I thought about skipping a couple of runs so I could give you a Christmas-coloured spreadsheet of red and green but Obsessive Compulsive Me wouldn’t allow it. She’s been having some huge arguments with Reasonable Me, mostly to do with various hurting bits of anatomy and whether I should be running. There have been tears. Runner Me just ignores them both and finishes the run.

Training runs 5

To mix it up a bit, I ran last Sunday’s 12km down on the waterfront. It had been a hot day and though I didn’t head out until 6.30pm but it was still a very uncomfortable run. A sign of things to come. I’ll admit I also had to stop only a short way into the run while I tried to get over a stitch. It’s hard to see where you’re going when you’re doubled over in pain. Still ran the whole 12 kilometres because… well, you all know why.

Anyway, who wouldn’t want to push on in this environment?

Waterfront 2Waterfront 1To finish, here’s one more off the Christmas Run playlist because it’s very…er…non-traditional but appeals to my weird sense of humour. Welcome to the silly season, folks.

Santa Claus Is Thumbing To Town – Relient K (Let It Snow Baby, Let It Reindeer)

 

(Need a translation for the post title? I ate, I drank, I ran. It’s my new Christmas motto.)

 

 

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It’s A Wibbly Wobbly Timey Wimey Christmas

It all started with an angel.

A weeping angel to be exact. Well, a Weeping Angel. One that needs capitalisation.

Back in 2007, Steven Moffat wrote an episode for Doctor Who called ‘Blink’ and introduced probably the scariest monster the series has ever seen. The Weeping Angels. If you’re not familiar with these gorgeous creatures, check this out:

And then, this year, the ever-increasing Doctor Who merchandising machine introduced a Weeping Angel Tree Topper. You heard right. One of those to put on top of your Christmas tree.

I wanted one.

Well, because we do things a bit differently in the MOSY household.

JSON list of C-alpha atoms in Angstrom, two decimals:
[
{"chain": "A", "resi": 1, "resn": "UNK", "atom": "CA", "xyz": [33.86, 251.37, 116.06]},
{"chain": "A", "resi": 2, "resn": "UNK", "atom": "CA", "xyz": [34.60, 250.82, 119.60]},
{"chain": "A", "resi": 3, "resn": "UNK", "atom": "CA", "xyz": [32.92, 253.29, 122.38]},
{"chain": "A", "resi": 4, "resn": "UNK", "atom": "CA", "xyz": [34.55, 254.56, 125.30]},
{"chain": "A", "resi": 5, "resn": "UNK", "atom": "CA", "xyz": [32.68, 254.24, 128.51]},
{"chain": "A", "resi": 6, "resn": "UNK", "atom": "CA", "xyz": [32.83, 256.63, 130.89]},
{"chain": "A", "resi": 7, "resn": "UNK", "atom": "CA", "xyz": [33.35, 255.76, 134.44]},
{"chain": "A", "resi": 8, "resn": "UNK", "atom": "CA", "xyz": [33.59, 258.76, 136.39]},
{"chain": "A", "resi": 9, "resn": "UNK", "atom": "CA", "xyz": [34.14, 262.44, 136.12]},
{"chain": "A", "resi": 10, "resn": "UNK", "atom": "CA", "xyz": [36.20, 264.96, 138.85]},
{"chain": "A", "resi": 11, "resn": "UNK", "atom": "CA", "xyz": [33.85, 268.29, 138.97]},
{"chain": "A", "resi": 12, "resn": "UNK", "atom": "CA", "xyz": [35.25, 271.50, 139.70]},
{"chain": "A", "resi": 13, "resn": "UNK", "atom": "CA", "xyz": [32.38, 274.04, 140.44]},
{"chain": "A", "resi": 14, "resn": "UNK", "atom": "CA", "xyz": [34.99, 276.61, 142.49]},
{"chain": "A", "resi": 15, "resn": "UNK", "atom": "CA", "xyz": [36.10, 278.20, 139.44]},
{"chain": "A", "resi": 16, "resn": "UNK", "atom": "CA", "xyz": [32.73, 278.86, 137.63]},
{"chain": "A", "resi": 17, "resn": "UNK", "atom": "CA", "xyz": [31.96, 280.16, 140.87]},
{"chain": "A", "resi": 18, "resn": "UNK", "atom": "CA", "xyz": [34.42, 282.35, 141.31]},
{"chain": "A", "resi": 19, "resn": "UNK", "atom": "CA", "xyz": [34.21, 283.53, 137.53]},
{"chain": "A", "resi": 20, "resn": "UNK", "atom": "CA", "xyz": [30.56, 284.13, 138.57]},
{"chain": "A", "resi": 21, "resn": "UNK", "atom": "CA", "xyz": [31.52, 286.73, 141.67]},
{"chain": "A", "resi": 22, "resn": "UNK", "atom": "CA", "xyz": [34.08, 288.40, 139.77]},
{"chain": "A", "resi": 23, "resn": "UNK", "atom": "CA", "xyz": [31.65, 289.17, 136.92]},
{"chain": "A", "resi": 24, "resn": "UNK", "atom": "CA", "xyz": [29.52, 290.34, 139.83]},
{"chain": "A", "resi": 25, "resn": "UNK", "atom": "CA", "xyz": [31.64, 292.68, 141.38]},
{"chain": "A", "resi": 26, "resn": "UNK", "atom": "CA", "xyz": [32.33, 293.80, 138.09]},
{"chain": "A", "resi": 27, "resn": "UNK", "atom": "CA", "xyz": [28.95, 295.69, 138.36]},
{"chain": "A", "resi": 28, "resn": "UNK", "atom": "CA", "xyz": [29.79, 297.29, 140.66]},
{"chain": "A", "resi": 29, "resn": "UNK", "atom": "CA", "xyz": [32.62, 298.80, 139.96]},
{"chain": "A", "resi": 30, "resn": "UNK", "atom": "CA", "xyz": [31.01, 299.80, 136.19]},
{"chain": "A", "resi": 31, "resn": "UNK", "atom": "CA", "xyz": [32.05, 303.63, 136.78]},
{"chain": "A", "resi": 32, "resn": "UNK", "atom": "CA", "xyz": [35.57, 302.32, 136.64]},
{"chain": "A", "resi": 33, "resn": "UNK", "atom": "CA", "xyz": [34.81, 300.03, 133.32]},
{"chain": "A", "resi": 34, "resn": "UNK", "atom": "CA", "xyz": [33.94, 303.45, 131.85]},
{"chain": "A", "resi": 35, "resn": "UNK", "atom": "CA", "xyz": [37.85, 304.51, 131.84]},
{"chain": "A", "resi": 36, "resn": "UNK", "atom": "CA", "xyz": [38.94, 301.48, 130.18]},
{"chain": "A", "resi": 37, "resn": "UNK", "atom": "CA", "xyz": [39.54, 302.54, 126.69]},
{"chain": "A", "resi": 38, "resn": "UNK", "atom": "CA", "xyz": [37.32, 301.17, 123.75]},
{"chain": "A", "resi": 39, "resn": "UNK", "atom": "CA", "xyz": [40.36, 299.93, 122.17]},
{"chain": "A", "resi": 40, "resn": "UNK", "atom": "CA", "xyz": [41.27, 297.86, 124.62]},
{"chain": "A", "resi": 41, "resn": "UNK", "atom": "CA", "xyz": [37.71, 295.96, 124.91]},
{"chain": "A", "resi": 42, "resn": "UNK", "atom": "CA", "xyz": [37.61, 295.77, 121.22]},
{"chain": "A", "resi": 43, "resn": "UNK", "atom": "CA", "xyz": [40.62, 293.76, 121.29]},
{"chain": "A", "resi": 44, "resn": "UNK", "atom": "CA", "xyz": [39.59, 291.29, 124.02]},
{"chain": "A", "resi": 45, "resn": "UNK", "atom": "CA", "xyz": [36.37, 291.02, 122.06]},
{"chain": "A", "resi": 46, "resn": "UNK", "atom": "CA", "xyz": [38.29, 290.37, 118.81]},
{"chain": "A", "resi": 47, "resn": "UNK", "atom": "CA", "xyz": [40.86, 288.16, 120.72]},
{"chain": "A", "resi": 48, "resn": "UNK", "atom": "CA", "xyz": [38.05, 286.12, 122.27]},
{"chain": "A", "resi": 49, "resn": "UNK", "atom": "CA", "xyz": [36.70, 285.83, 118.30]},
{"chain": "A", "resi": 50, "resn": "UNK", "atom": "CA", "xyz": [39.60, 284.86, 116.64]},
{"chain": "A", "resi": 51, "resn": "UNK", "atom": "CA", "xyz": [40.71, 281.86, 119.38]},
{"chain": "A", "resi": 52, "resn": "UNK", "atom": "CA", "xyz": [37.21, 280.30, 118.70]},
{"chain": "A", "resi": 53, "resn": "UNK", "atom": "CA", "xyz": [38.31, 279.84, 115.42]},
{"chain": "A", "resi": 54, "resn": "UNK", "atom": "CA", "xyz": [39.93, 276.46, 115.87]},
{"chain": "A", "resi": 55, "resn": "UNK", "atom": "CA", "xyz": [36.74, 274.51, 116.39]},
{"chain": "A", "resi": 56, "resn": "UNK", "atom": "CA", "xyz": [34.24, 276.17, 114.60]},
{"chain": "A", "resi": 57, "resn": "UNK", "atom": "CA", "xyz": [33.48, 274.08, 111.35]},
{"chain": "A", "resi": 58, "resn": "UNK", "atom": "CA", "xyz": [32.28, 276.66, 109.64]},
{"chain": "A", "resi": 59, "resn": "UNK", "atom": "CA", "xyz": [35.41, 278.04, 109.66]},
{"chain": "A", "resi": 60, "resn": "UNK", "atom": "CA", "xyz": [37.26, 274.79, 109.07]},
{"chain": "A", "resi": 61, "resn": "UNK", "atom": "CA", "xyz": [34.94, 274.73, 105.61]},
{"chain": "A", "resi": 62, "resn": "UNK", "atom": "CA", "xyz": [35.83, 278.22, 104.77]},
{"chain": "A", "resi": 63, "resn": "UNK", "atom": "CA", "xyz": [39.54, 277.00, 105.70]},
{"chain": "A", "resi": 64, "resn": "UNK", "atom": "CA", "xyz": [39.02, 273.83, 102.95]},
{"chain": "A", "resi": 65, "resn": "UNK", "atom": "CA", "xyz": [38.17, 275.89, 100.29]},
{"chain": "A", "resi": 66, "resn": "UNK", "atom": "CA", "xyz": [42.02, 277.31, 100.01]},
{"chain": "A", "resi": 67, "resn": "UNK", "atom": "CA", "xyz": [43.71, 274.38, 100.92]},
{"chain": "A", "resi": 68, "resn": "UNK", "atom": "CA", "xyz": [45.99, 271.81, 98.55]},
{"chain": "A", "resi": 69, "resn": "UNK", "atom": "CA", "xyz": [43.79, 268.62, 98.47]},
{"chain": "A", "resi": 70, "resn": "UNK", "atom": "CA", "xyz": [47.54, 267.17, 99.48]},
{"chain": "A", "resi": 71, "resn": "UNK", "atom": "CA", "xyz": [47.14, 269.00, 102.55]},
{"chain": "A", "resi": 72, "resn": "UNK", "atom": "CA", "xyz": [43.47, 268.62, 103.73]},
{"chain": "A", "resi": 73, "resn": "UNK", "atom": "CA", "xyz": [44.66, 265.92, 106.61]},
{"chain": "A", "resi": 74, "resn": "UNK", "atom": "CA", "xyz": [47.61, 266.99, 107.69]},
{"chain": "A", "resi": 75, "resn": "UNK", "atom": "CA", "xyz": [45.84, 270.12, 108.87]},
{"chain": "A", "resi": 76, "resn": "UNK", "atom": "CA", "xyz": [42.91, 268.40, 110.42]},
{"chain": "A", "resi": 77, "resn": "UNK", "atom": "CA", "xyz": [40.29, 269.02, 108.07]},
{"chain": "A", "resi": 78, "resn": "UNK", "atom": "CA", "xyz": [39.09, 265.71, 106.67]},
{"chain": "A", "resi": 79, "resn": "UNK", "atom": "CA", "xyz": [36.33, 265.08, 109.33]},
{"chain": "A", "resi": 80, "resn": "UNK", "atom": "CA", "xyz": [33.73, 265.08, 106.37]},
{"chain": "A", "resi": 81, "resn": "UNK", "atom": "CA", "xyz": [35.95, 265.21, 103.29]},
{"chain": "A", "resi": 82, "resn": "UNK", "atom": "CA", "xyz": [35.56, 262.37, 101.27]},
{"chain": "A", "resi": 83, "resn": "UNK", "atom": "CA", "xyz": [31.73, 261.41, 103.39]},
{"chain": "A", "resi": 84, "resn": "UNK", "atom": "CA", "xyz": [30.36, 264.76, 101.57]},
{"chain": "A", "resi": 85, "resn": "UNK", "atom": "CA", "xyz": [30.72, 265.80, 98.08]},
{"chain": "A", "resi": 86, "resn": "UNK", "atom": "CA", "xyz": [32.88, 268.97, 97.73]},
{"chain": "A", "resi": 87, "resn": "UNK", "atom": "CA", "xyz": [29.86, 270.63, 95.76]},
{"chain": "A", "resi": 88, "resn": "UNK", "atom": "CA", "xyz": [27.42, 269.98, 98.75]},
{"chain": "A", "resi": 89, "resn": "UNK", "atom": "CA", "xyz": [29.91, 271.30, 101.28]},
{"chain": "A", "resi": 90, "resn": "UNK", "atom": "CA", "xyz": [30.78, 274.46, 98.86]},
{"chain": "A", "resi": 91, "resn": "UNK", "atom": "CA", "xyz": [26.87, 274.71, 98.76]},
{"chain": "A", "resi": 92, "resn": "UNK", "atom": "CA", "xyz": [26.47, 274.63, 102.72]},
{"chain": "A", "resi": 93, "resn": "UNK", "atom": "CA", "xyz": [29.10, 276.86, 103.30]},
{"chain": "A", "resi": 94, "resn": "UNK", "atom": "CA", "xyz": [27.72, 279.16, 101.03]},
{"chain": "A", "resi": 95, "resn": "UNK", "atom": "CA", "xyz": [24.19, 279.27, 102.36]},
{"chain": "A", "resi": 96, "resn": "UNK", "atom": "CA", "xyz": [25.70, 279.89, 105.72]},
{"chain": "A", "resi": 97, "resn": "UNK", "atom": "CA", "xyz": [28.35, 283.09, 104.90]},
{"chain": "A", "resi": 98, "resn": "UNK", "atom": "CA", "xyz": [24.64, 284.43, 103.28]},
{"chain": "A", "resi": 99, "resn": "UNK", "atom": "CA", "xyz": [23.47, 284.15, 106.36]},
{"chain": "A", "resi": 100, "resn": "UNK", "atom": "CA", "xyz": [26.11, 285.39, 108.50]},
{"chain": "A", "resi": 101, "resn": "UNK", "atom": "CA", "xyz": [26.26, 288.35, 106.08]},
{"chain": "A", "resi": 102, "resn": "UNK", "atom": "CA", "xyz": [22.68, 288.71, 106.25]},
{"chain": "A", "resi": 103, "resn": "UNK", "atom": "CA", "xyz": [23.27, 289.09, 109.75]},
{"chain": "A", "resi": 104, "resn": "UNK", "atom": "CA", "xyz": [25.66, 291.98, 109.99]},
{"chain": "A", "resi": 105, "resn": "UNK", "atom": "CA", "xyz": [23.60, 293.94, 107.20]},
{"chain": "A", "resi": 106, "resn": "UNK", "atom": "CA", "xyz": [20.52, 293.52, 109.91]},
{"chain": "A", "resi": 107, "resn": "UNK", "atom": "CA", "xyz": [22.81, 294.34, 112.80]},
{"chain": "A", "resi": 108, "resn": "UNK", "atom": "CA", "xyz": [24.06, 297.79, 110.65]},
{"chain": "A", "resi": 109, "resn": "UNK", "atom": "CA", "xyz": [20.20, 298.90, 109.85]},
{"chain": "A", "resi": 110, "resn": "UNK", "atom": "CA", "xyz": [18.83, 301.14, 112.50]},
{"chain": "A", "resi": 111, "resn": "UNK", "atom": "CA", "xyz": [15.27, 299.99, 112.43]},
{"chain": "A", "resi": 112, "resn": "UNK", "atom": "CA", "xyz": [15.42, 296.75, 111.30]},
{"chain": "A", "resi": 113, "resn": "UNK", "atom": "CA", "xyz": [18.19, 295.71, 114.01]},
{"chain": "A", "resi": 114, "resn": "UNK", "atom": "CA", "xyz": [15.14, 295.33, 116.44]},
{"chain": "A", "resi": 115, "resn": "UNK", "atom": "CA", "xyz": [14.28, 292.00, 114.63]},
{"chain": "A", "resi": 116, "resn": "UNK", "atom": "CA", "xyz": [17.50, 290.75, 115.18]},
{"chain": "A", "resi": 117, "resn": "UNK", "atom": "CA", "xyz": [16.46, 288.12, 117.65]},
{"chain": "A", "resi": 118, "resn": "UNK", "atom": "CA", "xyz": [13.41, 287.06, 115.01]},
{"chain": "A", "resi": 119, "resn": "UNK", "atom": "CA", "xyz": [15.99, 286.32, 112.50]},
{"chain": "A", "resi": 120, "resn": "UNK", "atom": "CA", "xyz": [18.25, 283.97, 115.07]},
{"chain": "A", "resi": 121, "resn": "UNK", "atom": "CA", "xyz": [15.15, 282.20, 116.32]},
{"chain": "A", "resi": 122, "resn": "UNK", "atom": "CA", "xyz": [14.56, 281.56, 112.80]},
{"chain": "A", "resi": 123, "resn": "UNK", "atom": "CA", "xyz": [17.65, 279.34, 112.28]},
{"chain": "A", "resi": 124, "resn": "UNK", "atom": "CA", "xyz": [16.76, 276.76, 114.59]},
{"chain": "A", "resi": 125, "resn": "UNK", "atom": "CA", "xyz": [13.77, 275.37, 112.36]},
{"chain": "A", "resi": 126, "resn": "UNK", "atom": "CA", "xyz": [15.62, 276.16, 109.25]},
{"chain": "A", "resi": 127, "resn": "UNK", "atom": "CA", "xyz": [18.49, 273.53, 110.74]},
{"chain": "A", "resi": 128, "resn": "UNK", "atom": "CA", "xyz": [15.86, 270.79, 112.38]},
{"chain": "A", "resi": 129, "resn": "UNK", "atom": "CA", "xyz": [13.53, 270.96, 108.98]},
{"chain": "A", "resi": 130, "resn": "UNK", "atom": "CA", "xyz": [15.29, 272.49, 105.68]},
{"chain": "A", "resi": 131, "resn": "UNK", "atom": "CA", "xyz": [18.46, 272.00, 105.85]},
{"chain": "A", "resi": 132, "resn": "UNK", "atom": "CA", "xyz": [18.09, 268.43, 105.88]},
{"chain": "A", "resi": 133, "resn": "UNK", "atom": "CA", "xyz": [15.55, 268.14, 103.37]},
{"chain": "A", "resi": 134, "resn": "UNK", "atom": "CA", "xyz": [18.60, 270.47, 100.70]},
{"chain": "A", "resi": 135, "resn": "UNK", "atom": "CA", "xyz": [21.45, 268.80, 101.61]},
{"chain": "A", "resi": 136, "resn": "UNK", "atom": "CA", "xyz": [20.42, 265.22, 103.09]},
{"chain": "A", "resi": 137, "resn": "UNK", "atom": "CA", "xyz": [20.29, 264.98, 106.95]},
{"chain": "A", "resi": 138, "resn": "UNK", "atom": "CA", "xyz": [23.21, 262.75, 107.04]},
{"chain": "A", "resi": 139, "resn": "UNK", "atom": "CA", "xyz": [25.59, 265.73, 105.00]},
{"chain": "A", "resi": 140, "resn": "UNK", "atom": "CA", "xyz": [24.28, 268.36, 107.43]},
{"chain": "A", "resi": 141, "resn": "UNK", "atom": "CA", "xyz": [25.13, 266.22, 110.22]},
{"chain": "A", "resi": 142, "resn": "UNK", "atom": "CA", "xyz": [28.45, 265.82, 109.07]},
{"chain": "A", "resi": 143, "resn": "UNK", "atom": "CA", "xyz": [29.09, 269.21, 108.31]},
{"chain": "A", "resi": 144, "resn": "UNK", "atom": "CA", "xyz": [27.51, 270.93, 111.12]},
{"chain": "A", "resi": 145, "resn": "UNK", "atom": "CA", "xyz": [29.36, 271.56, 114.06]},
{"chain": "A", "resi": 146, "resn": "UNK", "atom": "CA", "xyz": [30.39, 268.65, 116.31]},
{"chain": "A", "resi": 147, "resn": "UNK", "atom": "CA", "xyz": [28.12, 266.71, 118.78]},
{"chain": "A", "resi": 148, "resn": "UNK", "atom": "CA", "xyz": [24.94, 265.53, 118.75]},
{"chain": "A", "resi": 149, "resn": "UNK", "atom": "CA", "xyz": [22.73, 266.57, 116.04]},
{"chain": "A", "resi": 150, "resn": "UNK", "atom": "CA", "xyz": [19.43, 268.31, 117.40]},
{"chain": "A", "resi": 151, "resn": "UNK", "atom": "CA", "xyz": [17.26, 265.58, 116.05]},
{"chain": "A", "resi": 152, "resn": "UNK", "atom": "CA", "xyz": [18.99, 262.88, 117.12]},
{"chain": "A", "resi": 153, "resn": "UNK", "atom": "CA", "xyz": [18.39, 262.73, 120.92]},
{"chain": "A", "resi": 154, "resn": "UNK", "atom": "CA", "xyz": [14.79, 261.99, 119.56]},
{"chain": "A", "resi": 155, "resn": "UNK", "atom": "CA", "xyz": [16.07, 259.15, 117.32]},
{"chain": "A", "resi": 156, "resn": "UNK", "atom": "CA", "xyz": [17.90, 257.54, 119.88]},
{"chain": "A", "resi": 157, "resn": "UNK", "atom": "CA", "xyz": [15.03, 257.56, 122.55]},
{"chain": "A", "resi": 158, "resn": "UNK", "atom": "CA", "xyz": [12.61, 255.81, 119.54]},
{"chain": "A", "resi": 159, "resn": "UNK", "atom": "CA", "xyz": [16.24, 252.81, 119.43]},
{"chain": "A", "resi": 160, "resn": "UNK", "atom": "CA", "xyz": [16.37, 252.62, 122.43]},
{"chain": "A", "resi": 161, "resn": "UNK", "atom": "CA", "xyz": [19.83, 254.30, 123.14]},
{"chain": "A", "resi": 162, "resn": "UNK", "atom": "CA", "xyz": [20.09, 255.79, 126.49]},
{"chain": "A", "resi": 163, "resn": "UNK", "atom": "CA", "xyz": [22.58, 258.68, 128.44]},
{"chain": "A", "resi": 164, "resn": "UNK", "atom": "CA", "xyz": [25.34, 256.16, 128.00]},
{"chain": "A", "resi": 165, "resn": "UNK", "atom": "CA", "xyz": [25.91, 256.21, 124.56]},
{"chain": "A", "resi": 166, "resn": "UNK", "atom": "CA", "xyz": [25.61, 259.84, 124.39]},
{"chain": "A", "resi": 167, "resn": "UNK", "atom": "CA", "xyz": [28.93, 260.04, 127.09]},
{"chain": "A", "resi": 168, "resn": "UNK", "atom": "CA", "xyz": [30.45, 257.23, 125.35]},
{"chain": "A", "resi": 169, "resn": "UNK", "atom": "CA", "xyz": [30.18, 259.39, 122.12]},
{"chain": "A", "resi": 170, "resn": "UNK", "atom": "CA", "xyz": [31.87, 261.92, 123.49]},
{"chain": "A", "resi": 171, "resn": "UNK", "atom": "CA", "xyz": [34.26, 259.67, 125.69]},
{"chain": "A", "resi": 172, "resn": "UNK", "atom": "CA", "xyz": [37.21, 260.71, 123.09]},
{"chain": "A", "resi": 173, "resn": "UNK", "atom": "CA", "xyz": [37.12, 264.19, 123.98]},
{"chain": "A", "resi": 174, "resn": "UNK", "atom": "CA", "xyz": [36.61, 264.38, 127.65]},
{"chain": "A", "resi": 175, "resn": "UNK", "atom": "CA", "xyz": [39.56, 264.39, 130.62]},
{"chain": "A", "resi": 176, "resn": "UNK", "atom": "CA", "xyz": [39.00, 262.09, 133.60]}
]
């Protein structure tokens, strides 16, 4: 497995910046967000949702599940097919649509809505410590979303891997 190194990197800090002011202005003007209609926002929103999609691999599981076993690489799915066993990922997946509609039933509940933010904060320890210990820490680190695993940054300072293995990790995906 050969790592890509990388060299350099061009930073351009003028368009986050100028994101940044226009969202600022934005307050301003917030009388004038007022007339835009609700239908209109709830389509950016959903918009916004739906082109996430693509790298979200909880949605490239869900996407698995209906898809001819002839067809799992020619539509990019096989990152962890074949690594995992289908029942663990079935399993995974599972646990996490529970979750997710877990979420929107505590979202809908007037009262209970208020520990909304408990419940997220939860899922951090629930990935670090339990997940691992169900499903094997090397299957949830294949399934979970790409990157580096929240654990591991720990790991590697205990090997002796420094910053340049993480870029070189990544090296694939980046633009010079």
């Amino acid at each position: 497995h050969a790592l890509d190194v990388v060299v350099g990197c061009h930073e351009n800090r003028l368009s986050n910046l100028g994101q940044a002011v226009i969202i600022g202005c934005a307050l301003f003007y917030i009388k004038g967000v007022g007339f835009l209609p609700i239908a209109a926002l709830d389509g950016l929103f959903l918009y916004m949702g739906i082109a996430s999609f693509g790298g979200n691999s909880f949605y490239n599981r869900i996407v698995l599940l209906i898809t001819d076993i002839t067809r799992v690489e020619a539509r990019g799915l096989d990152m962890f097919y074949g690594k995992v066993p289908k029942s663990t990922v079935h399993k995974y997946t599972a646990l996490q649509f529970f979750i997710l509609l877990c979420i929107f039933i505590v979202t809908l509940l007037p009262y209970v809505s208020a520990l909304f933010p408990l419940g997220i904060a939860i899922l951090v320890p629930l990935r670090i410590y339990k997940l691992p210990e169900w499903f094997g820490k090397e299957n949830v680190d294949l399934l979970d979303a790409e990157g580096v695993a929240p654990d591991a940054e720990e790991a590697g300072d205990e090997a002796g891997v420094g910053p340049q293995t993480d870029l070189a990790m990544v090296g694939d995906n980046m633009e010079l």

And we’re not the only ones. I waited too long and they sold out. Seriously.

Devastated, I frantically searched the interwebs for anywhere that may still have one. And then I stumbled across a blog post explaining how to make your own Weeping Angel tree topper.

Oh, that’s more like it. We love a craft project in this house.

I can’t show you a photo of the angel I started with because, believe it or not, I don’t always do things with the thought, “I’ll blog about this.” I was just keen to get started. Needless to say, the $3 angel I found was crappy, all gold and white and serene-looking with ribbons and weird, fat, fabric wings.

Ribbons and wings removed, some new wings (courtesy of a pipecleaner and six ragged feathers found in the craft drawers), a can of granite-effect spray paint and…

 

But, really, if you’re going to put a Weeping Angel on the top of your Christmas tree, it only makes sense that the rest of the tree should match.

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So, have yourself a Wibbly Wobbly Timey Wimey Christmas and whatever you do, DON’T BLINK!

 

PS: Yes, it freaks me out when I have to go past it in the dark. It’s especially bad when the lights are flashing and you’d swear it moved while the lights were off…

 

 

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Cheese Pies And Shortbread – A Christmas Tradition

For some it’s Grandma’s traditional plum pudding. For others it’s Dad’s secret roast turkey recipe. Maybe for you it’s Great Aunt Maude’s famous fruitcake.

Christmas food traditions are as much a part of the celebration as the tree and the gifts.

In my family it has always been cheese pies and shortbread.

The shortbread makes sense. Descended from Glaswegians on both sides, the Scottish favourite is a given.

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It was always made into petticoat tails when I was growing up but I’m rather partial to a cookie cutter.

But cheese pies? I’ve no idea. They’ve just always appeared at Christmas time. Childhood memories of helping to make them are not only mine but belong also to my nephews and sons.

The Christmas baking bug finally bit last week. The Eldest Son had received his final year results, everyone was happy and relieved and it was finally time to focus on the upcoming festivities.

Blessed with a cool day and with Christmas music blaring, four batches of cheese pies and two lots of shortbread were churned out.

The smell of fresh-baked cheese pies conjured memories of Christmas past, bringing peace in the grief of Christmas present.

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EDIT: If you have come looking for the Cheese Pies recipe, I am afraid it has had to be removed for personal reasons. You’ll just have to drool over the photograph.

 

 

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Never Make A Christmas Cake With Baby Brain

Merry Christmas 2

It was a week before Christmas and the MOSY household had only a few weeks before been blessed with the birth of a son. Another one. To match the pair they already had, aged two and five. Life was…busy.